Elvir Causevic, CEO
Black Stone IP, LLC
December 24, 2015
We read with great interest the announcement of the updated HEVC Advance licensing rates and structure last week. Over a dozen Black Stone IP clients are impacted by HEVC, literally from all sides of the digital media and device businesses. Overall, we believe the published updates signal a meaningful step in the right direction for broad adoption of HEVC technology.
HEVC is a major leap forward in data compression technology. While I understand some of the advanced signal processing paradigms utilized in HEVC (as they were a subject of my own academic research both for my doctoral dissertation as well as my years teaching applied math at Yale), I also learned that HEVC also includes a significant number of truly inventive and innovative advances over historical video codecs.
But as important as the technology itself is the fact that HEVC is a result of a genuine collaborative effort, painstakingly developed by over 20 different groups from all over the world, who then synchronized their efforts through technology-merit-based assessment and standardization processes. This is the kind of open and collaborative development we should support as a matter of policy, while at the same time recognizing and sharing fairly – among all sides of the digital media and device businesses – the value generated for consumers.
That last piece is non-trivial, of course, and the HEVC IP licensing process that has unfolded over the past year highlights some of the difficulties. The formation of the MPEG-LA HEVC pool, the initial announcement by HEVC Advance, and now this latest update on licensing terms from HEVC Advance are three key indicators, as are press and industry reactions (both public and private).
The HEVC Advance updated licensing terms represents a significant step in the right direction, particularly because, based on the public patent lists, HEVC Advance brings together a large group of patents that cover many of the core inventive concepts that distinguish HEVC from prior video codecs.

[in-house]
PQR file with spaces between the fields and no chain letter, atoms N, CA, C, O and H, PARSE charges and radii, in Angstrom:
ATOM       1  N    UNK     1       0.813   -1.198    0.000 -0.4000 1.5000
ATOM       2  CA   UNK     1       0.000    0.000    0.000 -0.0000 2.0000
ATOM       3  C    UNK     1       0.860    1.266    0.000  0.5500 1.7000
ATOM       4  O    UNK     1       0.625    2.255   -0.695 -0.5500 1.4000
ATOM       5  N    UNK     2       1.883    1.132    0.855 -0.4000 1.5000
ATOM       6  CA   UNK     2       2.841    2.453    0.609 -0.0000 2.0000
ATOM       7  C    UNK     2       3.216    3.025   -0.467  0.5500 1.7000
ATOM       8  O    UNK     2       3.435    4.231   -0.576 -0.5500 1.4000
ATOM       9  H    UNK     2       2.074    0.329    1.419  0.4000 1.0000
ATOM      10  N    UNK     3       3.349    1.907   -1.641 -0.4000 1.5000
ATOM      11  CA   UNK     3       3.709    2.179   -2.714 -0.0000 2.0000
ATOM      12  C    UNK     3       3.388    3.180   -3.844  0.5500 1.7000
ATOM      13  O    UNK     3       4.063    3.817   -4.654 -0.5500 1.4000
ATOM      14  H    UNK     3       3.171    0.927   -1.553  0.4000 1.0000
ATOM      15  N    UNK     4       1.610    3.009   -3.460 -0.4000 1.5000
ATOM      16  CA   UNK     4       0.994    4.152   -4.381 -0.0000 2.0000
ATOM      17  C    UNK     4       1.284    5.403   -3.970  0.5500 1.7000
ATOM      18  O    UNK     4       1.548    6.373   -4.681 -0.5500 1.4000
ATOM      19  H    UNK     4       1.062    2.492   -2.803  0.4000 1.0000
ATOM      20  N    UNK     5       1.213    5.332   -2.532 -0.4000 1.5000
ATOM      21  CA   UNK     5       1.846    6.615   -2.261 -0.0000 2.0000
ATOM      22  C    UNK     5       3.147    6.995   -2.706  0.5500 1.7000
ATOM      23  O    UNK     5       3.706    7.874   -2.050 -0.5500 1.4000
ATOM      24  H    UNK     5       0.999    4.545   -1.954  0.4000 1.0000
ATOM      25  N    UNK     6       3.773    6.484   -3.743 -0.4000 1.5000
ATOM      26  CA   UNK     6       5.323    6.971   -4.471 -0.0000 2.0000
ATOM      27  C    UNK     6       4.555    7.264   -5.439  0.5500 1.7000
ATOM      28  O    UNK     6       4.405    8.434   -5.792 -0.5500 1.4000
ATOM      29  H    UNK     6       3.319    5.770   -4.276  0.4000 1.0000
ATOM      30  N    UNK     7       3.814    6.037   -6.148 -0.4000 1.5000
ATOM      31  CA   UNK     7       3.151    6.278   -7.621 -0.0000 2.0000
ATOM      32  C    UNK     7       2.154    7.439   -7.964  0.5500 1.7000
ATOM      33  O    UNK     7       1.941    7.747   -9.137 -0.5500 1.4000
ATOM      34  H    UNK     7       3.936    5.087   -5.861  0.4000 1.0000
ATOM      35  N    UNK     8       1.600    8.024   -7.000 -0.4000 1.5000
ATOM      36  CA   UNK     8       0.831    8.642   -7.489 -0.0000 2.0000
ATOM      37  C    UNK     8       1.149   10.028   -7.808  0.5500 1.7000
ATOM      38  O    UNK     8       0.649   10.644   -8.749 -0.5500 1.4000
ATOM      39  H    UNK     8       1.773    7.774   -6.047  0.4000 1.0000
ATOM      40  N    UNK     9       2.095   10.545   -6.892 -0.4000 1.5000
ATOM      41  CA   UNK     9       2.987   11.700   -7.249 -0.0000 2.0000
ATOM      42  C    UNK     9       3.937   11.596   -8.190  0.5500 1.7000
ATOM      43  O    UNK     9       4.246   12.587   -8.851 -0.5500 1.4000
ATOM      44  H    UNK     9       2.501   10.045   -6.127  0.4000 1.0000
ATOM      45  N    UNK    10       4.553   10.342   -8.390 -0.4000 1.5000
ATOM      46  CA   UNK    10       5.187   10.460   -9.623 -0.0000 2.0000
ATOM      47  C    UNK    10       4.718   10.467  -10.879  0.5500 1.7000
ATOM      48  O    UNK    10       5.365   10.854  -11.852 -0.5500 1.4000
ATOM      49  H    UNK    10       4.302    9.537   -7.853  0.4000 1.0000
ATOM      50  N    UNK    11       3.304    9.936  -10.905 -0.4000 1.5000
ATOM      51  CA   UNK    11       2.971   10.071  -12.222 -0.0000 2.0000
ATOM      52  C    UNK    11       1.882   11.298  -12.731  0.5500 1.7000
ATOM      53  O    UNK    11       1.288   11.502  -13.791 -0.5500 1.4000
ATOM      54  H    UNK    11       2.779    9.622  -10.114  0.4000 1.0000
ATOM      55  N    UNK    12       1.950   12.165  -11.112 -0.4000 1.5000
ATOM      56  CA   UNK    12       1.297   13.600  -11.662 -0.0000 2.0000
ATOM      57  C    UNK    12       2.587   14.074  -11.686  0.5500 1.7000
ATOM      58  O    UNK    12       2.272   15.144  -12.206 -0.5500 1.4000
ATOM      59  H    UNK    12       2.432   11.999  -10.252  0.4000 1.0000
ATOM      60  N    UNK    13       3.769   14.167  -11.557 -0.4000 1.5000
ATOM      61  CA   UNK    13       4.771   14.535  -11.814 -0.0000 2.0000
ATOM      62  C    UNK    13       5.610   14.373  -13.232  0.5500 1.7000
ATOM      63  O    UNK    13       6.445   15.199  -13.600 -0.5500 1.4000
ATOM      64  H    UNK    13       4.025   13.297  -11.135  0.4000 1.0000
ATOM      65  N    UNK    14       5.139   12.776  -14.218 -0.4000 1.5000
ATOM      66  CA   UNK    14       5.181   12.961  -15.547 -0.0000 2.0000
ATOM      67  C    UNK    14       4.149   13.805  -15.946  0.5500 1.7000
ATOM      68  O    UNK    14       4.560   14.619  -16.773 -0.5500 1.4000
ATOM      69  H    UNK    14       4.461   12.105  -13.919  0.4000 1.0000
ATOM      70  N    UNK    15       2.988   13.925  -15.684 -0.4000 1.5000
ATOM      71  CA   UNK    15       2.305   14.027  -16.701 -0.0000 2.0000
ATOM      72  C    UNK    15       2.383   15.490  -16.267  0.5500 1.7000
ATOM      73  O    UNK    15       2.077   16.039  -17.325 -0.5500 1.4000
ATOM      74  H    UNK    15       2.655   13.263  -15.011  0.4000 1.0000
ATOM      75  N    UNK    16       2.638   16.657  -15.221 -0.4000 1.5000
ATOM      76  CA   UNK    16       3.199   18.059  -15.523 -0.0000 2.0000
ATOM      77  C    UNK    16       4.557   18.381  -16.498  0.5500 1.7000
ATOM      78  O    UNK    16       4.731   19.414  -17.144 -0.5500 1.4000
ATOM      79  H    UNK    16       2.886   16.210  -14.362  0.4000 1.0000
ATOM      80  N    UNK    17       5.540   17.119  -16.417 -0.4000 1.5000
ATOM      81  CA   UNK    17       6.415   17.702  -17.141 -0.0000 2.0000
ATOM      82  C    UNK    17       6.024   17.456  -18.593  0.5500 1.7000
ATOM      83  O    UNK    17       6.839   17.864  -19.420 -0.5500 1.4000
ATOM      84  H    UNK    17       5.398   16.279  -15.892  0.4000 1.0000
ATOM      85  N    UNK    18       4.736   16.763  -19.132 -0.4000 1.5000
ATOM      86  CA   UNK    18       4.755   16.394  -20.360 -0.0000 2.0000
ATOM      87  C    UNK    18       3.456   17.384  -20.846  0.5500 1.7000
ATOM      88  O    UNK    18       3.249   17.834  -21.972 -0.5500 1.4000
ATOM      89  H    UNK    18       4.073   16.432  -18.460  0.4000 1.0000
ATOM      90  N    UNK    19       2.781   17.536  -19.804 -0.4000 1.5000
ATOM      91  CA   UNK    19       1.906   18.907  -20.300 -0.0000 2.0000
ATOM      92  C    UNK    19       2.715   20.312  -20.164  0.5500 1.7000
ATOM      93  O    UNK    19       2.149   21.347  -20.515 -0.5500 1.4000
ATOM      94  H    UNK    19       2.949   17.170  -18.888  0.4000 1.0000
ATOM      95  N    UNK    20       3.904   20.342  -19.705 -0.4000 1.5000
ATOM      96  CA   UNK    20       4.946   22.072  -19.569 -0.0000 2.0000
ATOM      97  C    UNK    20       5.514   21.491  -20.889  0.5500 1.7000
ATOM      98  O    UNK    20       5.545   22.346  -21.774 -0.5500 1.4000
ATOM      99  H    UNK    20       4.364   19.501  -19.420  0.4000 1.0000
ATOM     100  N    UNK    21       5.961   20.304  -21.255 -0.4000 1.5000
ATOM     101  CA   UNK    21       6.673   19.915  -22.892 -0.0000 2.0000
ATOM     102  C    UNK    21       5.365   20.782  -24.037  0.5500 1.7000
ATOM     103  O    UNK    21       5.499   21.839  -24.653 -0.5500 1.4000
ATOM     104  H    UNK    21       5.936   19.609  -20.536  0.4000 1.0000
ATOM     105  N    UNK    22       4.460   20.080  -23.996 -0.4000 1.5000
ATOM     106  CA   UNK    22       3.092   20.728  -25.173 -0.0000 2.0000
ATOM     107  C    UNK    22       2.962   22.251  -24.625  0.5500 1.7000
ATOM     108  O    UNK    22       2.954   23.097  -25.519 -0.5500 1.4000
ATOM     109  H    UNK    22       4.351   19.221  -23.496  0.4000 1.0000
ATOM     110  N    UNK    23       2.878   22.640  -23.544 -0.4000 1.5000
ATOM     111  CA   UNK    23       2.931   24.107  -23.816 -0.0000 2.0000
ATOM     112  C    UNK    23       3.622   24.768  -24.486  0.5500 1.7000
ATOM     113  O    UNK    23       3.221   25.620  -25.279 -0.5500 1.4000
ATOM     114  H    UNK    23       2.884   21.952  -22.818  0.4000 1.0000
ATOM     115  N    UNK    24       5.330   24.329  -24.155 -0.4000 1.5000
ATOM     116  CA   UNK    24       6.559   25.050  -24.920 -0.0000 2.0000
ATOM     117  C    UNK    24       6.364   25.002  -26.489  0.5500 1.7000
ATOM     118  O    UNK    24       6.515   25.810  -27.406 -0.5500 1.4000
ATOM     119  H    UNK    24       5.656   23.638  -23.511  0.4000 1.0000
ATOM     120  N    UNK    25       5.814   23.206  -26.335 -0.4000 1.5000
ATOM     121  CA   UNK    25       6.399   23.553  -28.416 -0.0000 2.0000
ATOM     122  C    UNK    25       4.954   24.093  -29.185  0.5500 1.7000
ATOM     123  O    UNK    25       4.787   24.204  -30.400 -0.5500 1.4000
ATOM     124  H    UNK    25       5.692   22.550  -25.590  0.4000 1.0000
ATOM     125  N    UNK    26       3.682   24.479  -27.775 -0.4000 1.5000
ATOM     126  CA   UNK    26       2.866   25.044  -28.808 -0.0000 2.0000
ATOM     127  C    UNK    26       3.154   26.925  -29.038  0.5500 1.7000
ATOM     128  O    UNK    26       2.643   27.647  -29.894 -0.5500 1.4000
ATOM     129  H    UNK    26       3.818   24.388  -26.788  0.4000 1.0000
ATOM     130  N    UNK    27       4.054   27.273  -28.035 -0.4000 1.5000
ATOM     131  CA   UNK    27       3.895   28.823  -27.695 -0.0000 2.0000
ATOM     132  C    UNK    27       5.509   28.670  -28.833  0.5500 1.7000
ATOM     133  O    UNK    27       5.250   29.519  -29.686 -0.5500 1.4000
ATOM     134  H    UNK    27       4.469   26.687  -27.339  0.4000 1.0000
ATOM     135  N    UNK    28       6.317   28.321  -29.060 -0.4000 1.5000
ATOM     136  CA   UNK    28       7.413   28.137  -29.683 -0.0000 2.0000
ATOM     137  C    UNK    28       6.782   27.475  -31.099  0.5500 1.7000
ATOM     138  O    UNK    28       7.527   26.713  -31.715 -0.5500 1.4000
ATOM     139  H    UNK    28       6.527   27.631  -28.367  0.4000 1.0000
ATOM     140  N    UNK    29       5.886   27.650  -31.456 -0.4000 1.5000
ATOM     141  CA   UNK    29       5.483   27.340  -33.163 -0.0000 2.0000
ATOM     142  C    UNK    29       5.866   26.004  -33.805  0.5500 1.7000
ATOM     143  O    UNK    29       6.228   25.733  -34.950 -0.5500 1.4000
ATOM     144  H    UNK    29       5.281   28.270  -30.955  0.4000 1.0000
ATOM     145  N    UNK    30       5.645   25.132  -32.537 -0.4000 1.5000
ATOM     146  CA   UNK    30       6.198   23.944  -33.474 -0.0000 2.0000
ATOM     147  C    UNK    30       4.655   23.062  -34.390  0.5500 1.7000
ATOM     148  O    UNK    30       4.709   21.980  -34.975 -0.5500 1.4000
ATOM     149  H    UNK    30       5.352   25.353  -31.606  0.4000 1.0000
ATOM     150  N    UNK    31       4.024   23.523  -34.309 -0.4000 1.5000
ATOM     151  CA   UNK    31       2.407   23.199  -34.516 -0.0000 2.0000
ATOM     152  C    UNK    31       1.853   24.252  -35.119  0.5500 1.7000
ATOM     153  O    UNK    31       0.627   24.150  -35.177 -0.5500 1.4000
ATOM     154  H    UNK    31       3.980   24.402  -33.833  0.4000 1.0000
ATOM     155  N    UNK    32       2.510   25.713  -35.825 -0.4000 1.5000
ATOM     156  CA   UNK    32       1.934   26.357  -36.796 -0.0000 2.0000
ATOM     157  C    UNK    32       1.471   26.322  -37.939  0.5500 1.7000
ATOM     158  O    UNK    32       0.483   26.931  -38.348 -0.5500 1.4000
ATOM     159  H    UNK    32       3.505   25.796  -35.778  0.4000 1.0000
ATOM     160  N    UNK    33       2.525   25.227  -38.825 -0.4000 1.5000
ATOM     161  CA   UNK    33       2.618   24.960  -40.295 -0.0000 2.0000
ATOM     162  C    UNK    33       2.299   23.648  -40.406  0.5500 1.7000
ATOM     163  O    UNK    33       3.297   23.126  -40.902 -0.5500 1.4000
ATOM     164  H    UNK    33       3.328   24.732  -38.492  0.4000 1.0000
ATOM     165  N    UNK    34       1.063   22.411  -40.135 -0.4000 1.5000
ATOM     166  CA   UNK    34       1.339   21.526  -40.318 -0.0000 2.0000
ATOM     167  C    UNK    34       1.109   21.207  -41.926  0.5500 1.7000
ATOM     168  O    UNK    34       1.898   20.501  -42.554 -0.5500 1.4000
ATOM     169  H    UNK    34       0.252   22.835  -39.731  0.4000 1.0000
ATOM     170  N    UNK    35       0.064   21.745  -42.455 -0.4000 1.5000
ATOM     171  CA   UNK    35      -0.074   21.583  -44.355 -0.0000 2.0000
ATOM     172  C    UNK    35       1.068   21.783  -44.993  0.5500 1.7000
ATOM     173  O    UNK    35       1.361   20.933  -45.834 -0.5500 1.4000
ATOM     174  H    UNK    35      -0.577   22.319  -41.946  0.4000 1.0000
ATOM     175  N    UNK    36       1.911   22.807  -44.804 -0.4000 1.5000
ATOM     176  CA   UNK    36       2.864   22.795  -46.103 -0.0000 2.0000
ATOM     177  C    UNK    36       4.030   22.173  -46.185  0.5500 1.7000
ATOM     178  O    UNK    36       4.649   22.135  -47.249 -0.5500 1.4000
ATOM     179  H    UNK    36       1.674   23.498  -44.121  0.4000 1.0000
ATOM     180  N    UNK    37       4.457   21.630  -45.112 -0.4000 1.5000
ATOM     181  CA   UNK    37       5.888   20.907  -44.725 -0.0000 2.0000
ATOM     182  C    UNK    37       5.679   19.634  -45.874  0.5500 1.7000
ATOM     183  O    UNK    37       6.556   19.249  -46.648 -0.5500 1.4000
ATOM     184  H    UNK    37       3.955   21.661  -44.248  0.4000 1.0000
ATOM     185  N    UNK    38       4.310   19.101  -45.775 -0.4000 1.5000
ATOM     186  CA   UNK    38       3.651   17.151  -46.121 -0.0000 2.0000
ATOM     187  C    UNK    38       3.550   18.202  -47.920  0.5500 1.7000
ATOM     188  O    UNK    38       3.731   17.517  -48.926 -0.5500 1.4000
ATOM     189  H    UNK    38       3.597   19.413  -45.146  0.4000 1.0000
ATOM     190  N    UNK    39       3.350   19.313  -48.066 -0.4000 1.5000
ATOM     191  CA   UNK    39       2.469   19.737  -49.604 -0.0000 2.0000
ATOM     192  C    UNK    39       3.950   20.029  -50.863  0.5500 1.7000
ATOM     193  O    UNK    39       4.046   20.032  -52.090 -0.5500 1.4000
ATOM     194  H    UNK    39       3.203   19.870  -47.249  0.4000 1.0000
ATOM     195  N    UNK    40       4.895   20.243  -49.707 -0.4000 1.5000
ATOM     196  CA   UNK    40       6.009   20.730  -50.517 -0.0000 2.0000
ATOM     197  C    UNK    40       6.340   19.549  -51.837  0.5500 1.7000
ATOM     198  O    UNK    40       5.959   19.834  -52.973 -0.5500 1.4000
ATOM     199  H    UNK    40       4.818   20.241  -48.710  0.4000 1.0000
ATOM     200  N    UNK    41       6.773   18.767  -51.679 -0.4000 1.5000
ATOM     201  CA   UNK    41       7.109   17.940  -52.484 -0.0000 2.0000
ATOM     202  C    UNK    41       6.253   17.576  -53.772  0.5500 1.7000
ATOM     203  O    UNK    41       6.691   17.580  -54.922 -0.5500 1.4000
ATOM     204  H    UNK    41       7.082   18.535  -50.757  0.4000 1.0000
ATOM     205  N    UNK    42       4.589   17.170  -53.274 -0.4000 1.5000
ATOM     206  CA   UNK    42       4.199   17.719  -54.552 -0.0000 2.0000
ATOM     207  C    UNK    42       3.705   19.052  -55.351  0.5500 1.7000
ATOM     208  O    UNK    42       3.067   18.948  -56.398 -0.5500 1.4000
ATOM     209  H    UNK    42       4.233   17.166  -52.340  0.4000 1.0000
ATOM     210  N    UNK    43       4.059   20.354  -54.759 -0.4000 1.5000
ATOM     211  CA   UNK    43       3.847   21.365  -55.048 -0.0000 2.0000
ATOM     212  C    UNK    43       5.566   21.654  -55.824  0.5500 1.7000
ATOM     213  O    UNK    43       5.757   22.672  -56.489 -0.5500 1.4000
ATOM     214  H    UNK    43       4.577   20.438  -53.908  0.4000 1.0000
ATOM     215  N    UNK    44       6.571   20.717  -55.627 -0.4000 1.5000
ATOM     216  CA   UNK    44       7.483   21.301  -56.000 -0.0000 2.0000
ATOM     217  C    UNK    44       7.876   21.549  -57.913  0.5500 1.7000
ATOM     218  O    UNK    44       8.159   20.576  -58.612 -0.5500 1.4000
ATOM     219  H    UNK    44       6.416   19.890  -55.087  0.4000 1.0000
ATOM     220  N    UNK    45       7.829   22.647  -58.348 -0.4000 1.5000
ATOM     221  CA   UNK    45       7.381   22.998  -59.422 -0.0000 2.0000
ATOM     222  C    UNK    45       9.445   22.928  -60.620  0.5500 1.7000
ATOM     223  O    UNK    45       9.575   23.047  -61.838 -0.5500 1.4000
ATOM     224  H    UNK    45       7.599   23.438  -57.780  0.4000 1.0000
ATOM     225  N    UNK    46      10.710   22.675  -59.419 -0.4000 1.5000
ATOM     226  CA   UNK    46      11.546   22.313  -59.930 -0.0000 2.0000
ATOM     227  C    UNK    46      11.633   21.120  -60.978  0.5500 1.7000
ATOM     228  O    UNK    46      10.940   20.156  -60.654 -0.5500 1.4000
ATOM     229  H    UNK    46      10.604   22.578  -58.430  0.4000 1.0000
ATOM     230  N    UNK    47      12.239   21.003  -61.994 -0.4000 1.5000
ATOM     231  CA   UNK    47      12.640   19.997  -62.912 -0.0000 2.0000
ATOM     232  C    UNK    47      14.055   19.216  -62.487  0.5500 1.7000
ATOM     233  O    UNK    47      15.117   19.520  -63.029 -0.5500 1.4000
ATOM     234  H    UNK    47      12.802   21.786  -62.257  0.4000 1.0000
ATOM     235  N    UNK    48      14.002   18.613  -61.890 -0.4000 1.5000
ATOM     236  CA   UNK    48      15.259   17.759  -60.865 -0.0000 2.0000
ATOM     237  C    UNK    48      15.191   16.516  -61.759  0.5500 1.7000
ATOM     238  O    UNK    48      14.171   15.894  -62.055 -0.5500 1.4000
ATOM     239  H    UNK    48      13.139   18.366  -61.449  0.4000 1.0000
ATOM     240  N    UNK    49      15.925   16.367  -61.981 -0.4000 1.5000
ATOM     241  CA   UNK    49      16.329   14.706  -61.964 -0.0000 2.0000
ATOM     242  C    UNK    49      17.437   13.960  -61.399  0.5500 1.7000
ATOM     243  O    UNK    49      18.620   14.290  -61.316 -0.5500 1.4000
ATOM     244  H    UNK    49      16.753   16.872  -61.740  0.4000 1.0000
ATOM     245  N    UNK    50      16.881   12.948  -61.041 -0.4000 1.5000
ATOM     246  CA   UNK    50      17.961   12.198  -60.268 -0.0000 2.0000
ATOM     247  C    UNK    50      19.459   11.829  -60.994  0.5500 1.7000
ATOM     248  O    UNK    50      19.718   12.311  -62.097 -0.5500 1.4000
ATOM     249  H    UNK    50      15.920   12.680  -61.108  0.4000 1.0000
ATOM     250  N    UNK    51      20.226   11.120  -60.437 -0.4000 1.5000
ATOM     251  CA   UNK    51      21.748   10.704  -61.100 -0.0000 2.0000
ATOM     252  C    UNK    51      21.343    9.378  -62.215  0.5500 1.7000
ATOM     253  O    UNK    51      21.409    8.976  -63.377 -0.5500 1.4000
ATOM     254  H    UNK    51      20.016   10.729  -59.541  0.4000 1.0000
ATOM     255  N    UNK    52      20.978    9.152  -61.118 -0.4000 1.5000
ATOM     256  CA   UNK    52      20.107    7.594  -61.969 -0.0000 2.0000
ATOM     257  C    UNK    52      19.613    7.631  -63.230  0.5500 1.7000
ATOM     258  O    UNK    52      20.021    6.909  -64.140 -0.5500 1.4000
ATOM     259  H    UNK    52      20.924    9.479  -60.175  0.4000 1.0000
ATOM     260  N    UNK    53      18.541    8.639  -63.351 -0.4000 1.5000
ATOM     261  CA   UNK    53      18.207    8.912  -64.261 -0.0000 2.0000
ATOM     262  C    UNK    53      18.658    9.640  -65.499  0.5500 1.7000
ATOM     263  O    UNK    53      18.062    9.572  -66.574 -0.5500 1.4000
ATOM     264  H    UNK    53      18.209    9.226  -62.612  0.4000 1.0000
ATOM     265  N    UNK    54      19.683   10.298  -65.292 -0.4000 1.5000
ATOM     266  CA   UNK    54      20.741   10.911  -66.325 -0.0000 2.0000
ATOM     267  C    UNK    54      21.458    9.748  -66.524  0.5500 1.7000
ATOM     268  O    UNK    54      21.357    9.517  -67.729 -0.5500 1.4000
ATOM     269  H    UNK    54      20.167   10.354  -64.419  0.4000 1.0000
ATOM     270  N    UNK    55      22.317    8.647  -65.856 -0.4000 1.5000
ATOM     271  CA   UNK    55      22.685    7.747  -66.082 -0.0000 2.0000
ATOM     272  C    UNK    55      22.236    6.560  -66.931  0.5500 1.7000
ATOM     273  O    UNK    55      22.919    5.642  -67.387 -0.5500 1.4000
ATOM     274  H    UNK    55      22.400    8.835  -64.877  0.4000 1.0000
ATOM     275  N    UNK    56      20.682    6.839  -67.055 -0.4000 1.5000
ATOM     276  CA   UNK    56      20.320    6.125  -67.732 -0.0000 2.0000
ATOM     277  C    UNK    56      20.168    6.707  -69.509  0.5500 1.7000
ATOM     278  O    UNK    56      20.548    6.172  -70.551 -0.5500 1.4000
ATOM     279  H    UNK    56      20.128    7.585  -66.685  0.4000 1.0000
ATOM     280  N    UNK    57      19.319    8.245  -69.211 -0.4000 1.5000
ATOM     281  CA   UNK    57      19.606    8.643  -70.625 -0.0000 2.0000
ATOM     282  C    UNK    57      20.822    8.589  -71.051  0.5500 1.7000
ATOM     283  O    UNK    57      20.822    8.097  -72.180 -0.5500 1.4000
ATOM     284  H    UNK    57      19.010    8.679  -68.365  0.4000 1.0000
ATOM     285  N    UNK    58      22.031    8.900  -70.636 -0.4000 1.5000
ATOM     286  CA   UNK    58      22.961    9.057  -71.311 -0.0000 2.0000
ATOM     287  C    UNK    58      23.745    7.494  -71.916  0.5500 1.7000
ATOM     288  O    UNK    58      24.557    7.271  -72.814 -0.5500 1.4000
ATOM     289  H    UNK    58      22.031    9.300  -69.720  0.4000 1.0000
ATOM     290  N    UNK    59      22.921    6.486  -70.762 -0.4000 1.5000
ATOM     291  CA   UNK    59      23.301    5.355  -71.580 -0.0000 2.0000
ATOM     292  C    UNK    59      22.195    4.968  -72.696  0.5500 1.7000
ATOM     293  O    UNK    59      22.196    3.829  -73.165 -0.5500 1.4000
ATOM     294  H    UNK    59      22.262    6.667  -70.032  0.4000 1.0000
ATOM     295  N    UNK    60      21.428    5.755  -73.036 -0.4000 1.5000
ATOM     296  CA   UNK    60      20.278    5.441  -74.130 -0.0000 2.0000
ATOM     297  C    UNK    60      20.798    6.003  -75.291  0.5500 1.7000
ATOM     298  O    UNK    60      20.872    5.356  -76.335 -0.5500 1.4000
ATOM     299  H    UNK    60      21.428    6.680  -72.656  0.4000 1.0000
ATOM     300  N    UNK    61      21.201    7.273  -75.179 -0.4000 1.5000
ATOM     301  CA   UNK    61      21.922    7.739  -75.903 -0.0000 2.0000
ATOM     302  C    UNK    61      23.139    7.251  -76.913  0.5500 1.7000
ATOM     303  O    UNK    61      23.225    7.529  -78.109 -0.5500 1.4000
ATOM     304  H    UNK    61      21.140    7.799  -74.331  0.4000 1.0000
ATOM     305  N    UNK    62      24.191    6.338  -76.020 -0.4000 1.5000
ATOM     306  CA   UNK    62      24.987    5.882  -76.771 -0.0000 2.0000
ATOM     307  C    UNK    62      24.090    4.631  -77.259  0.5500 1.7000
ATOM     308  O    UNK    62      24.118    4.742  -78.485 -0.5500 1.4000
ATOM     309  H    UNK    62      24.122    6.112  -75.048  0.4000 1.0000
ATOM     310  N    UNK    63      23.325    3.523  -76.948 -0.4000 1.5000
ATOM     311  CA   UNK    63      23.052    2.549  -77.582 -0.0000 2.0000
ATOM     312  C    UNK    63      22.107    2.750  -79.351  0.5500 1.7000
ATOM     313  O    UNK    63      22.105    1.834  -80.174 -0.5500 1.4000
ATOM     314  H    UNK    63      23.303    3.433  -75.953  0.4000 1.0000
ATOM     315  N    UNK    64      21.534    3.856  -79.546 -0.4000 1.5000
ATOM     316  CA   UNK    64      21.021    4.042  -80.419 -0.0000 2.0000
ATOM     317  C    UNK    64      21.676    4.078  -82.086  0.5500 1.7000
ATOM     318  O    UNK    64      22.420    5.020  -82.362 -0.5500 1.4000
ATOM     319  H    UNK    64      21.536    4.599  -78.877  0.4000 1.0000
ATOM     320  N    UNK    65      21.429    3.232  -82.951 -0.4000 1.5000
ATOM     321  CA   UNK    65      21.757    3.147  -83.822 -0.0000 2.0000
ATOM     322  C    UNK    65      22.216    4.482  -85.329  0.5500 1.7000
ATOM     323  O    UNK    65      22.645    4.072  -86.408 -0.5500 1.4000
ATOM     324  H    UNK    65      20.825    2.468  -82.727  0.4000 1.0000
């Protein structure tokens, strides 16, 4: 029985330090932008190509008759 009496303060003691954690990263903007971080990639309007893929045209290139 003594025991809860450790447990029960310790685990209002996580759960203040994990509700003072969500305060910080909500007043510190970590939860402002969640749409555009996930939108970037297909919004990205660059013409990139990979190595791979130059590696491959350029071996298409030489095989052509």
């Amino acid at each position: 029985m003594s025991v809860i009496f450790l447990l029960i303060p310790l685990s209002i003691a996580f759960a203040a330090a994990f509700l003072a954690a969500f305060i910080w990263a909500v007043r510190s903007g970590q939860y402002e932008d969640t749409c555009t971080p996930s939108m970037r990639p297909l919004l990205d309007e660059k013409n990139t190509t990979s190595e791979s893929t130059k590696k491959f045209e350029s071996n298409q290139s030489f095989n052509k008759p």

As should be expected with these kinds of standardization efforts, the industry still has a host of concerns, from what we can see and share. One is the status and positioning of patent owners who have not joined either patent pool thus far. Some of these patent owners are companies who have previously licensed standard essential patents through patent pools, but appear to have been waiting to see how the two HEVC pools develop. In our view, the new licensing terms announced by HEVC Advance, offering a more balanced outcome for both licensors and licensees, and the positive response to those terms by the industry, may be the developments these companies have been waiting for. Others of these patent owners historically have not joined patent pools, instead licensing bilaterally. Each prior generation of standardized video codecs has been successfully implemented and licensed broadly across the industry with this same combination of pool and bilateral licensing, and we think that will be the case with HEVC as well.
Another issue is the potential availability and usage of open source compression models, bringing with it the open-ended question of what risk those open source codecs have from patents, including those owned by companies committed to HEVC1. Yet another is making sure that large and influential players take an unambiguous lead in the adoption of HEVC across all their products and platforms. Predictability is critically important in long range product and service planning in fields like video coding, where there are hundreds of ecosystem participants that depend on each other. Adoption of HEVC by some large and influential players likely would accelerate broad-scale adoption. The following few months will shed a lot of light on these questions.
At Black Stone IP, we are finalizing a market research report that focuses on HEVC technology usage, including an approximate estimate of holdings of essential patents, and we anticipate releasing the report early next year. As may be expected, we have struggled to get accurate counts of patents for several reasons: a) many patent applications are still pending since the technology is relatively young, b) declarations to the standard are inconsistent across the board, c) without careful matching of actual patents to declarations, and without careful analysis of each patent against the standard, it is not possible to know which declared patents are actually essential (indications from past efforts demonstrate large-scale mismatches between declared and essential patents), and d) many AVC/H.264 patents and their continuations may apply directly to HEVC and will likely be declared standard essential. Despite those obstacles, we feel we are finally getting reasonable estimates by just reading lots of patents, at least of relative holdings between patent owners. We hope that this report can help decision-makers craft their business strategies and assess risks around HEVC.